Thursday, May 22, 2014

Losing to Win in Netrunner

Stirling coming out of retirement.
This unassuming old man here on the right, Iain Stirling, is amazing because he upends some Netrunner norms.

This week on PopMatters, I'm back to the subject of the Netrunner LCG. This post does not go in depth into the basic mechanics of the game, which I do better when I last spoke about asymmetrical play here. I recommend you give that a read to understand one of the reasons this game is so special. For yet another reason, you can also check out my previous article on the politics of Netrunner. This most recent expansion set adds some really interesting political flavors to the game as well.

While this post is mostly on Stirling and the way he lends himself to a particularly exhilarating style of play, I should say that Honor & Profit, the latest deluxe set of cards, intelligently shifts the meta around in a variety of ways. Guard, for example, directly responds to some of the early game assault Criminal factions consistently dish out. Tennin Institute supports a slower and more drawn out game than what populated the meta, bolstered by cards like Diversified Portfolio and The Future Perfect (holy crap, this card).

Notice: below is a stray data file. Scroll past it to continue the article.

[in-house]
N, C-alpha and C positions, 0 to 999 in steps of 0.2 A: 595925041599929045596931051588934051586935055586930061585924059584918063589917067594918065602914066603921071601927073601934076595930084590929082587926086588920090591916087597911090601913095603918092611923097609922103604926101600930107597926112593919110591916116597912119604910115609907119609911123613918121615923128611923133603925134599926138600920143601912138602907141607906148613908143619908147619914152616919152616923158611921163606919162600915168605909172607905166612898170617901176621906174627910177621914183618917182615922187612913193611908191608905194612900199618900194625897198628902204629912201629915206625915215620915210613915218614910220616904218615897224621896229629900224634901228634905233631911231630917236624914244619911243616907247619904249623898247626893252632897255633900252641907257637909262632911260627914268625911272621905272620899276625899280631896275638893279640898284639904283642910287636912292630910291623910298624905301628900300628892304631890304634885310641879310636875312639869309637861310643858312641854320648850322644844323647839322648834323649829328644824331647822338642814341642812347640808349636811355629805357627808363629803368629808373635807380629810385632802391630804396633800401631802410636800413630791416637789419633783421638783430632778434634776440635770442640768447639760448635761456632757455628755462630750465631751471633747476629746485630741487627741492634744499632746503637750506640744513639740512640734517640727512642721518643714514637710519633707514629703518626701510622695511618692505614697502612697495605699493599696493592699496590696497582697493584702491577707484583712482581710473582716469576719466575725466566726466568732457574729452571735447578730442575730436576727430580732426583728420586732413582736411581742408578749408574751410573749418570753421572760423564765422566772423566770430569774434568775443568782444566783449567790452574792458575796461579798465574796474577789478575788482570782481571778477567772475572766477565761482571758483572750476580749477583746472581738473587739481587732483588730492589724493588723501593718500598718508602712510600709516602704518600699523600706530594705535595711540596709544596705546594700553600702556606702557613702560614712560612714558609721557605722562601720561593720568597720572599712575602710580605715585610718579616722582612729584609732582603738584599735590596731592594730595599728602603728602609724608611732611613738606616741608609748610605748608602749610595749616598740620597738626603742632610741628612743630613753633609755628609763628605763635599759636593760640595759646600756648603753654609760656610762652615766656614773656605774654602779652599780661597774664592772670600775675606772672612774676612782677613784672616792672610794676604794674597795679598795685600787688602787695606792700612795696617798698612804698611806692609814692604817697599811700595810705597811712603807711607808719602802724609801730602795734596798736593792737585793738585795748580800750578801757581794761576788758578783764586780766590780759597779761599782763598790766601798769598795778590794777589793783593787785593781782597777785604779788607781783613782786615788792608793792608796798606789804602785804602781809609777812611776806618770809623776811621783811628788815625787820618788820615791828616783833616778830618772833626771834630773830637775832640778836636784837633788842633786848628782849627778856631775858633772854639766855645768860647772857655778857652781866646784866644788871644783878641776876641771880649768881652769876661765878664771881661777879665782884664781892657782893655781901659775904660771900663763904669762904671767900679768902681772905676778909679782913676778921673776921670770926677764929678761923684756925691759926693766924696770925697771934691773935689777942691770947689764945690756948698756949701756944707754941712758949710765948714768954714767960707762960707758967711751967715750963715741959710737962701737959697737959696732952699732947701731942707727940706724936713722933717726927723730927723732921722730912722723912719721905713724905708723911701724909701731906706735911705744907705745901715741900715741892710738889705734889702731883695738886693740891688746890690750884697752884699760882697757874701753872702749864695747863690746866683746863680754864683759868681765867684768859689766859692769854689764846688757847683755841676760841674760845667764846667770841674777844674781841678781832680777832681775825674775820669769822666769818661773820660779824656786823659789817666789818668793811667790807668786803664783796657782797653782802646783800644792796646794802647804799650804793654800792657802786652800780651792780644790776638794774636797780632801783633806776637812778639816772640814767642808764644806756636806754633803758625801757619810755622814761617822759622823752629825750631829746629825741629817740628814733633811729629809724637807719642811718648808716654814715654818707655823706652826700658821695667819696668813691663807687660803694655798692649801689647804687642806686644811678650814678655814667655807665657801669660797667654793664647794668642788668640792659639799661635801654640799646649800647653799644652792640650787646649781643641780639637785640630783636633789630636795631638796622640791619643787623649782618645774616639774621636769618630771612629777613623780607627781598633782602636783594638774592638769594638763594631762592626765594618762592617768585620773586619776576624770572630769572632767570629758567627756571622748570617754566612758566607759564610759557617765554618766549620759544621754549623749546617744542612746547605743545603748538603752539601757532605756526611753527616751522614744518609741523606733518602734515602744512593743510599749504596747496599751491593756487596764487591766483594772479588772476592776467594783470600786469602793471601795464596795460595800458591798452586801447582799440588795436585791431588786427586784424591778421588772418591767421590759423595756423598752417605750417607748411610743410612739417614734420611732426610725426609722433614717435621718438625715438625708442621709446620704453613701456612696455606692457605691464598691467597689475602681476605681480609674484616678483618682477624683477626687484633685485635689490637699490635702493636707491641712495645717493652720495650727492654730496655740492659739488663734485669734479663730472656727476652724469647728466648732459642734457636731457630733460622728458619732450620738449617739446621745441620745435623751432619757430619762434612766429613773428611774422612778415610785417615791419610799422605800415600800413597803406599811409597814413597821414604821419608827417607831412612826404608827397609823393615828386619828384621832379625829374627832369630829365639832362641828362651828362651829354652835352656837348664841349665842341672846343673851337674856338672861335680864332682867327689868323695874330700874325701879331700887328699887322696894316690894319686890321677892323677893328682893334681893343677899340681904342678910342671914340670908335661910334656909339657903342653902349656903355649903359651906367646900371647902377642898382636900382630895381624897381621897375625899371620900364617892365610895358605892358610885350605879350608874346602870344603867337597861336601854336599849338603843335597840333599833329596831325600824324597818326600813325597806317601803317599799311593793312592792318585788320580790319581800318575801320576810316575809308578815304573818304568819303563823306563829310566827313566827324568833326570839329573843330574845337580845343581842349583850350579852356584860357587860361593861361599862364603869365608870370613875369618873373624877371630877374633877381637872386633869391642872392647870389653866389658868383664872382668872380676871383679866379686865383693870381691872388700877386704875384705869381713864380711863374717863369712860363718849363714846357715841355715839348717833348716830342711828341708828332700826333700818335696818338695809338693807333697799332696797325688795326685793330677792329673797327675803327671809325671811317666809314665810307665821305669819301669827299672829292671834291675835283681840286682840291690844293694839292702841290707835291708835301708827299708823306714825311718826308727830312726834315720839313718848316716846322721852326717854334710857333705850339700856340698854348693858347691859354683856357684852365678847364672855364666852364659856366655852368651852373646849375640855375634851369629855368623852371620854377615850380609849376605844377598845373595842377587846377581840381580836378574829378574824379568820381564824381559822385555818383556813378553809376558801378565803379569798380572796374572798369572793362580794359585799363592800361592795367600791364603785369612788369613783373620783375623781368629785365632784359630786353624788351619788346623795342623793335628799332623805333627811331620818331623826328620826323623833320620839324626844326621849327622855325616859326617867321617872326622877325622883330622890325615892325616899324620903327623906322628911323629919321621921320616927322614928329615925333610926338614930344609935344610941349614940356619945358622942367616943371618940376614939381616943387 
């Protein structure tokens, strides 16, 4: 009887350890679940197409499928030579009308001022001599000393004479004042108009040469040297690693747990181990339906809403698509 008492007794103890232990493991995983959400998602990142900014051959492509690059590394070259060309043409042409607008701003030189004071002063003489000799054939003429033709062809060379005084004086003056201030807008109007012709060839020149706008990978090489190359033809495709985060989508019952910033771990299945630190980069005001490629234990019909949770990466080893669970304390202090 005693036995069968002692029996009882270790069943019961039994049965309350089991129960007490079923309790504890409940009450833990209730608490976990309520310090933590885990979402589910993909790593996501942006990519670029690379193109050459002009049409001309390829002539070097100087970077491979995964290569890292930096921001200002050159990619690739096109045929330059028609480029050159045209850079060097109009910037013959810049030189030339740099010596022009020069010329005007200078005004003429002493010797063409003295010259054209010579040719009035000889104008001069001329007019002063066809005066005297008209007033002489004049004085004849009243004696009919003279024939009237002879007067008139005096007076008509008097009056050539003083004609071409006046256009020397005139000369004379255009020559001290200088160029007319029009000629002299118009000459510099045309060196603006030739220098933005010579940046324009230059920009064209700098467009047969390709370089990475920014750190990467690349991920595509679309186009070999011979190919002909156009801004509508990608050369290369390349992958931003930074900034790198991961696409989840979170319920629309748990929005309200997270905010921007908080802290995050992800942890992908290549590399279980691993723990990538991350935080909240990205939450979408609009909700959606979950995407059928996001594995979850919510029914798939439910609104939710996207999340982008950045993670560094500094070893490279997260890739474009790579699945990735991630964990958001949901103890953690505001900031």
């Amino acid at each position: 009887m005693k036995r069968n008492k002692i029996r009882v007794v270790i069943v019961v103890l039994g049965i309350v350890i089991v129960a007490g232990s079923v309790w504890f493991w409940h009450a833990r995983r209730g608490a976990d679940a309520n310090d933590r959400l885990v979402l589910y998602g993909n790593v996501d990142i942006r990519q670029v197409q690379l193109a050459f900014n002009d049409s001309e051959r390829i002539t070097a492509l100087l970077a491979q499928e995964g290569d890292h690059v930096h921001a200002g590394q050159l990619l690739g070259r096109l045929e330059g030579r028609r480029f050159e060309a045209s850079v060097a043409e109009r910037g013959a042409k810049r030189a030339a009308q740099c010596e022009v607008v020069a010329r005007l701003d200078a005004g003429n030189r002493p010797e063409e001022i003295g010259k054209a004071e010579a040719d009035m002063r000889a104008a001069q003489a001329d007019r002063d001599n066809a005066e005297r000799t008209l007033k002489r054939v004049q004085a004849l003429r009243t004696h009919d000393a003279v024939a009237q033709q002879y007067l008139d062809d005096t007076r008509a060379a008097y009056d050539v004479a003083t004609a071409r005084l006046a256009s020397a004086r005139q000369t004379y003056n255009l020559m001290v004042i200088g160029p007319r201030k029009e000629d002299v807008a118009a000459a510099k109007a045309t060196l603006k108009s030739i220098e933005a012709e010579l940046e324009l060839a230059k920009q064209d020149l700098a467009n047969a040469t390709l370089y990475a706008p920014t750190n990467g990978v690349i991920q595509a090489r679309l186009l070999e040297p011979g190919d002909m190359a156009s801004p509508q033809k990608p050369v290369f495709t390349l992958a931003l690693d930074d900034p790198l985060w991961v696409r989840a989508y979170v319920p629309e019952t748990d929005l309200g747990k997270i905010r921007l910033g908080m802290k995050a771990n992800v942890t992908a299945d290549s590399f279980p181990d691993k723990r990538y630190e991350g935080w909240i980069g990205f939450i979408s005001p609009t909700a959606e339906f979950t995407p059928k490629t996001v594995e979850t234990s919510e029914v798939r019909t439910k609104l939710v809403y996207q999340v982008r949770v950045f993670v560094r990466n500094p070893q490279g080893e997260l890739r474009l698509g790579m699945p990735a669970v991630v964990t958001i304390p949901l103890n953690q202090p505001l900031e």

Runners saw their own answers to the dominant "fast-advance" strategy with tools like Legwork and Donut Taganes. Interestingly, some old cards that were scoffed at upon release are now actually played and well regarded. The dedicated central breakers open up the playing field for crazy tricks with Notoriety and Quest Completed. It's always been a fun time to be a Netrunner playful, but I don't think the game design has ever been this playful.

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